Friday, October 9, 2020

5 Kinds of Nonfiction: The Journey Continues

When I first started to think about classifying the wonderful world of nonfiction children’s books way back in 2012, I had no idea that I was embarking on a journey of exploration and discovery that would continue for years. Along the way, I’ve had many rich conversations and developed cherished friendships with teachers, librarians, editors, and authors who are just as passionate as nonfiction as I am. Go nonfiction!

I'm so pleased that the five-category system I proposed on my blog in 2017 has turned out to be useful to so many people, as we try to understand all that today’s nonfiction has to offer and share the amazing books with students (and one another).

What’s 
the most recent development in the 5 Kinds of Nonfiction saga? For the last few months, Lerner Books has been busily sorting their entire catalog of nonfiction titles according to the characteristics of the five categories—active, browseable, traditional, expository literature, and narrative.

On Wednesday, we announced their incredible effort in this blog post. Look at the amazing poster they produced to explain the system and highlight books that are representative of each category. Wow! You can even download a copy of your own.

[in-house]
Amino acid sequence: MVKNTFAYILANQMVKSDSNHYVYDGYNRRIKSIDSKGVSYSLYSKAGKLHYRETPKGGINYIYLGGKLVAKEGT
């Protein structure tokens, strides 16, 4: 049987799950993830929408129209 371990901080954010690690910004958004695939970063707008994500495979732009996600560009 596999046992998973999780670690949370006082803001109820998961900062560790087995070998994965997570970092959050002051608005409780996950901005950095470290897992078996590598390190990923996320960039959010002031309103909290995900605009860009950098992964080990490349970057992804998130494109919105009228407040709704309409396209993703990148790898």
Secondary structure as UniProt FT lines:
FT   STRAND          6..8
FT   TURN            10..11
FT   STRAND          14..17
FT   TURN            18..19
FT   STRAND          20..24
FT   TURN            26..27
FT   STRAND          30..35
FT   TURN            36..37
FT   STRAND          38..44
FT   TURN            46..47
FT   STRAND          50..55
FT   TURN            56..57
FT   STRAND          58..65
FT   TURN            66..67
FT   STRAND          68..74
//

They also created this terrific flyer.

As part of Lerner’s effort to share the 5 Kinds of Nonfiction system far and wide, they teamed up with School Library Journal to host a webinar in which I share my latest thinking about the system and  recommend recently-published nonfiction books I’m excited about.

You can register here.

And that's not all. Next spring, I’m teaming up with Marlene Correia, professor of literacy education  at Bridgewater State University in Massachusetts, to bring you a book called 5 Kinds of Nonfiction: Enriching Reading and Writing Instruction with Children’s Books. You can pre-order it here

I’m also scheduling three different professional development workshops that focus on the 5 Kinds of Nonfiction—one for librarians, one for teachers, and one for children’s book writers. You can learn more about them here.

Where will the 5 Kinds of Nonfiction system take me next? I have no idea, but I can’t wait to find out.

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